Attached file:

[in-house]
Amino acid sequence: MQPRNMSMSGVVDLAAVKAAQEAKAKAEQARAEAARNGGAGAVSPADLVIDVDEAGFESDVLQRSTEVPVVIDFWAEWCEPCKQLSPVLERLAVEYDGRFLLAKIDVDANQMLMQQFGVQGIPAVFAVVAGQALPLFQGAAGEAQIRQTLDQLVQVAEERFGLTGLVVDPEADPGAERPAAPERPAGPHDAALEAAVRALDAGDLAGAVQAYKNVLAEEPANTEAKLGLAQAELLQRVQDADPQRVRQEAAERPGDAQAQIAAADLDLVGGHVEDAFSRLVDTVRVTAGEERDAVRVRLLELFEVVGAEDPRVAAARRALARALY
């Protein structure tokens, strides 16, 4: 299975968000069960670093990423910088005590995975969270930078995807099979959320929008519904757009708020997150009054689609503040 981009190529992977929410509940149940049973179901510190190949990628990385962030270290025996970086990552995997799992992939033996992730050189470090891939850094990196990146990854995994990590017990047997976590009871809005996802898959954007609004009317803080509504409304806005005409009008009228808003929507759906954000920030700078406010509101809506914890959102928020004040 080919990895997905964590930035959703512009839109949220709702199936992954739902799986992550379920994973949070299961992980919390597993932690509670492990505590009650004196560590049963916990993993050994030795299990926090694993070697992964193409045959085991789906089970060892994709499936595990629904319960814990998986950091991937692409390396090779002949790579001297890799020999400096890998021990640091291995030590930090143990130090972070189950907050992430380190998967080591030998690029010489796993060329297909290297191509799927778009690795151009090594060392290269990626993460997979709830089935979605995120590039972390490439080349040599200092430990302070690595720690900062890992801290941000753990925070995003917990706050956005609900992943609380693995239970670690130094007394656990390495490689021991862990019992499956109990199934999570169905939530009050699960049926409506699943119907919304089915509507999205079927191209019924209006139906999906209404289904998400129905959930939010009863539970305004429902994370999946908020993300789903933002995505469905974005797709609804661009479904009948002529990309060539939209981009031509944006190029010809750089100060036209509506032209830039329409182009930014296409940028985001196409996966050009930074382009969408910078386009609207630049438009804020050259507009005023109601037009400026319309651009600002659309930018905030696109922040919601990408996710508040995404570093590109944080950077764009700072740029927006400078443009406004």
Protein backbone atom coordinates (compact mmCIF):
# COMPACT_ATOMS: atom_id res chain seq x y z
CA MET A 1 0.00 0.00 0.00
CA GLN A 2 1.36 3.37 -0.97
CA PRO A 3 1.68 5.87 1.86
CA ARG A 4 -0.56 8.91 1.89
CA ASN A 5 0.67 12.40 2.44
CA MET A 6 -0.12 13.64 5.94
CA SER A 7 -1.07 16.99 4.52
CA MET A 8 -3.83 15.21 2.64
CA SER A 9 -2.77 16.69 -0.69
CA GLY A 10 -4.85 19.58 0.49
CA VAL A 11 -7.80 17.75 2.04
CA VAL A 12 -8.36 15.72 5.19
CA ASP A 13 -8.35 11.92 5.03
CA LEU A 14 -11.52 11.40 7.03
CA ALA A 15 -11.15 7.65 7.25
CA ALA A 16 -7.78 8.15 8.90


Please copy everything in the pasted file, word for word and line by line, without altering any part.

[in-house]
Amino acid sequence: MQPRNMSMSGVVDLAAVKAAQEAKAKAEQARAEAARNGGAGAVSPADLVIDVDEAGFESDVLQRSTEVPVVIDFWAEWCEPCKQLSPVLERLAVEYDGRFLLAKIDVDANQMLMQQFGVQGIPAVFAVVAGQALPLFQGAAGEAQIRQTLDQLVQVAEERFGLTGLVVDPEADPGAERPAAPERPAGPHDAALEAAVRALDAGDLAGAVQAYKNVLAEEPANTEAKLGLAQAELLQRVQDADPQRVRQEAAERPGDAQAQIAAADLDLVGGHVEDAFSRLVDTVRVTAGEERDAVRVRLLELFEVVGAEDPRVAAARRALARALY
């Protein structure tokens, strides 16, 4: 299975968000069960670093990423910088005590995975969270930078995807099979959320929008519904757009708020997150009054689609503040 981009190529992977929410509940149940049973179901510190190949990628990385962030270290025996970086990552995997799992992939033996992730050189470090891939850094990196990146990854995994990590017990047997976590009871809005996802898959954007609004009317803080509504409304806005005409009008009228808003929507759906954000920030700078406010509101809506914890959102928020004040 080919990895997905964590930035959703512009839109949220709702199936992954739902799986992550379920994973949070299961992980919390597993932690509670492990505590009650004196560590049963916990993993050994030795299990926090694993070697992964193409045959085991789906089970060892994709499936595990629904319960814990998986950091991937692409390396090779002949790579001297890799020999400096890998021990640091291995030590930090143990130090972070189950907050992430380190998967080591030998690029010489796993060329297909290297191509799927778009690795151009090594060392290269990626993460997979709830089935979605995120590039972390490439080349040599200092430990302070690595720690900062890992801290941000753990925070995003917990706050956005609900992943609380693995239970670690130094007394656990390495490689021991862990019992499956109990199934999570169905939530009050699960049926409506699943119907919304089915509507999205079927191209019924209006139906999906209404289904998400129905959930939010009863539970305004429902994370999946908020993300789903933002995505469905974005797709609804661009479904009948002529990309060539939209981009031509944006190029010809750089100060036209509506032209830039329409182009930014296409940028985001196409996966050009930074382009969408910078386009609207630049438009804020050259507009005023109601037009400026319309651009600002659309930018905030696109922040919601990408996710508040995404570093590109944080950077764009700072740029927006400078443009406004």
Protein backbone atom coordinates (compact mmCIF):
# COMPACT_ATOMS: atom_id res chain seq x y z
CA MET A 1 0.00 0.00 0.00
CA GLN A 2 1.36 3.37 -0.97
CA PRO A 3 1.68 5.87 1.86
CA ARG A 4 -0.56 8.91 1.89
CA ASN A 5 0.67 12.40 2.44
CA MET A 6 -0.12 13.64 5.94
CA SER A 7 -1.07 16.99 4.52
CA MET A 8 -3.83 15.21 2.64
CA SER A 9 -2.77 16.69 -0.69
CA GLY A 10 -4.85 19.58 0.49
CA VAL A 11 -7.80 17.75 2.04
CA VAL A 12 -8.36 15.72 5.19
CA ASP A 13 -8.35 11.92 5.03
CA LEU A 14 -11.52 11.40 7.03
CA ALA A 15 -11.15 7.65 7.25
CA ALA A 16 -7.78 8.15 8.90